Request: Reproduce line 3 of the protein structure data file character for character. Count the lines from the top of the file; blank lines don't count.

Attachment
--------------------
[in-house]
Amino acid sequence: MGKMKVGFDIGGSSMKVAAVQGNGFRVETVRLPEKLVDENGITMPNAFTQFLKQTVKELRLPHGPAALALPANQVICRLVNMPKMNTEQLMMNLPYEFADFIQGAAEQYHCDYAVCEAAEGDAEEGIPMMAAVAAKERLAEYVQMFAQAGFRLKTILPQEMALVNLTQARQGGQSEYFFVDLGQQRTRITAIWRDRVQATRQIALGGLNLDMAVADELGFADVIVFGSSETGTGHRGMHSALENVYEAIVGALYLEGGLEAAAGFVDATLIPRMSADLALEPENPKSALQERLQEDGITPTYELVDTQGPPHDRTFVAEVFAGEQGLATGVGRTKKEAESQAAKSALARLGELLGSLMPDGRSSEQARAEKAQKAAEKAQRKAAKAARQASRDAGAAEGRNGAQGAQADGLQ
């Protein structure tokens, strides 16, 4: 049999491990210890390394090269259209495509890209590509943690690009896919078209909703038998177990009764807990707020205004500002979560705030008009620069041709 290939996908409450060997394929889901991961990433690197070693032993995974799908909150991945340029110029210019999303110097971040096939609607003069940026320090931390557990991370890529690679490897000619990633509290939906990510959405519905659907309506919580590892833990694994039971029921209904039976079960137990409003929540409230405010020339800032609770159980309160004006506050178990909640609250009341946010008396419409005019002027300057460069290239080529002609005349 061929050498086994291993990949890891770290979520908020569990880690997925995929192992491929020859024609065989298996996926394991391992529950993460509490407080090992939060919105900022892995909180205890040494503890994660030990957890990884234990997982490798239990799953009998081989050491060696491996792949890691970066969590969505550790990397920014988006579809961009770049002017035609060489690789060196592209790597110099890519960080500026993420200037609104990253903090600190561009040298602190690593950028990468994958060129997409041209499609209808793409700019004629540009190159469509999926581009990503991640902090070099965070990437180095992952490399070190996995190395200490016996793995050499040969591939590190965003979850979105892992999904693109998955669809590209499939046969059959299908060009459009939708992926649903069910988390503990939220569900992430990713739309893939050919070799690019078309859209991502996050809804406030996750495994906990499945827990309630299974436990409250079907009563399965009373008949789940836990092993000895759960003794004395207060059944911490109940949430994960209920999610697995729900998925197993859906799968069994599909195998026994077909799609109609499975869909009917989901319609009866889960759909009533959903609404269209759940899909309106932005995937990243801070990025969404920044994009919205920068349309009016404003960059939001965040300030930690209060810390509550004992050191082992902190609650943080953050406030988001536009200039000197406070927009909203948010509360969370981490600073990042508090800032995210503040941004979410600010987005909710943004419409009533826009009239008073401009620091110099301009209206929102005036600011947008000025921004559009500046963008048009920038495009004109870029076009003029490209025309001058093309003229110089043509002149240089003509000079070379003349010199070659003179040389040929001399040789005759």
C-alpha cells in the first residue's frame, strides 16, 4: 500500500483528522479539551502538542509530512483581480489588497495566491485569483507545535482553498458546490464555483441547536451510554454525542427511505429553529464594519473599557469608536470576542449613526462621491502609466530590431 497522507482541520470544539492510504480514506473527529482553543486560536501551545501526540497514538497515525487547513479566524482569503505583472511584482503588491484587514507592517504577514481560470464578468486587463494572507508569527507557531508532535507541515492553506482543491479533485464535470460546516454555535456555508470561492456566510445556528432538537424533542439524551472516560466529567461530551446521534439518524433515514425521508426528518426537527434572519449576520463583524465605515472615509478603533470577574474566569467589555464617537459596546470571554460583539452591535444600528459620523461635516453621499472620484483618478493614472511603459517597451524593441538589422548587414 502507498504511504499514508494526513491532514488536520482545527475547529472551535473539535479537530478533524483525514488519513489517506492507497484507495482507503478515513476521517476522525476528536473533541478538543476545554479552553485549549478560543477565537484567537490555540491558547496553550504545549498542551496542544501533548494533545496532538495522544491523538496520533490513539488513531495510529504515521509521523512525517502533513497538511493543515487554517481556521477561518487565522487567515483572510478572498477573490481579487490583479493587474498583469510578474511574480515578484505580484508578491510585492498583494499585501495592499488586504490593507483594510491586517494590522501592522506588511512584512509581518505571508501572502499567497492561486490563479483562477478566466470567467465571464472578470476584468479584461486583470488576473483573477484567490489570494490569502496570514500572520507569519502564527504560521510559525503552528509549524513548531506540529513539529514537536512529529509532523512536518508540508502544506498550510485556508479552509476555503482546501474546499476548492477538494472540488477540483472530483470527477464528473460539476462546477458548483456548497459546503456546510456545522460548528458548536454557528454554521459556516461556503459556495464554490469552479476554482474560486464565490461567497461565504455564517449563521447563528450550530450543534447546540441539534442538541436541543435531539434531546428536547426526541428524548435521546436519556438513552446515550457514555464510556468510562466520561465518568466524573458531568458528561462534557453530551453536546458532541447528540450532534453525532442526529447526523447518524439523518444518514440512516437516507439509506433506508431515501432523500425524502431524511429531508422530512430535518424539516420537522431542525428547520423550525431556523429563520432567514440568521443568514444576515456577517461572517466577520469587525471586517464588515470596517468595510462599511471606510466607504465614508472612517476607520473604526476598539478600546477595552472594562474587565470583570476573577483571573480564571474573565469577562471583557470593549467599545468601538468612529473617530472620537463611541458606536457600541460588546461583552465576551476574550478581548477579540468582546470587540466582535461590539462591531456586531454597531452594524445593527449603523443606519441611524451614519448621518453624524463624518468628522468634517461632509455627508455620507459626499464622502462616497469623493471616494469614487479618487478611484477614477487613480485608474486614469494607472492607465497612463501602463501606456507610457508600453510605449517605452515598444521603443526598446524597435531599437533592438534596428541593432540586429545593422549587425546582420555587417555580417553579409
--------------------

């Protein structure tokens, strides 16, 4: 049999491990210890390394090269259209495509890209590509943690690009896919078209909703038998177990009764807990707020205004500002979560705030008009620069041709 290939996908409450060997394929889901991961990433690197070693032993995974799908909150991945340029110029210019999303110097971040096939609607003069940026320090931390557990991370890529690679490897000619990633509290939906990510959405519905659907309506919580590892833990694994039971029921209904039976079960137990409003929540409230405010020339800032609770159980309160004006506050178990909640609250009341946010008396419409005019002027300057460069290239080529002609005349 061929050498086994291993990949890891770290979520908020569990880690997925995929192992491929020859024609065989298996996926394991391992529950993460509490407080090992939060919105900022892995909180205890040494503890994660030990957890990884234990997982490798239990799953009998081989050491060696491996792949890691970066969590969505550790990397920014988006579809961009770049002017035609060489690789060196592209790597110099890519960080500026993420200037609104990253903090600190561009040298602190690593950028990468994958060129997409041209499609209808793409700019004629540009190159469509999926581009990503991640902090070099965070990437180095992952490399070190996995190395200490016996793995050499040969591939590190965003979850979105892992999904693109998955669809590209499939046969059959299908060009459009939708992926649903069910988390503990939220569900992430990713739309893939050919070799690019078309859209991502996050809804406030996750495994906990499945827990309630299974436990409250079907009563399965009373008949789940836990092993000895759960003794004395207060059944911490109940949430994960209920999610697995729900998925197993859906799968069994599909195998026994077909799609109609499975869909009917989901319609009866889960759909009533959903609404269209759940899909309106932005995937990243801070990025969404920044994009919205920068349309009016404003960059939001965040300030930690209060810390509550004992050191082992902190609650943080953050406030988001536009200039000197406070927009909203948010509360969370981490600073990042508090800032995210503040941004979410600010987005909710943004419409009533826009009239008073401009620091110099301009209206929102005036600011947008000025921004559009500046963008048009920038495009004109870029076009003029490209025309001058093309003229110089043509002149240089003509000079070379003349010199070659003179040389040929001399040789005759």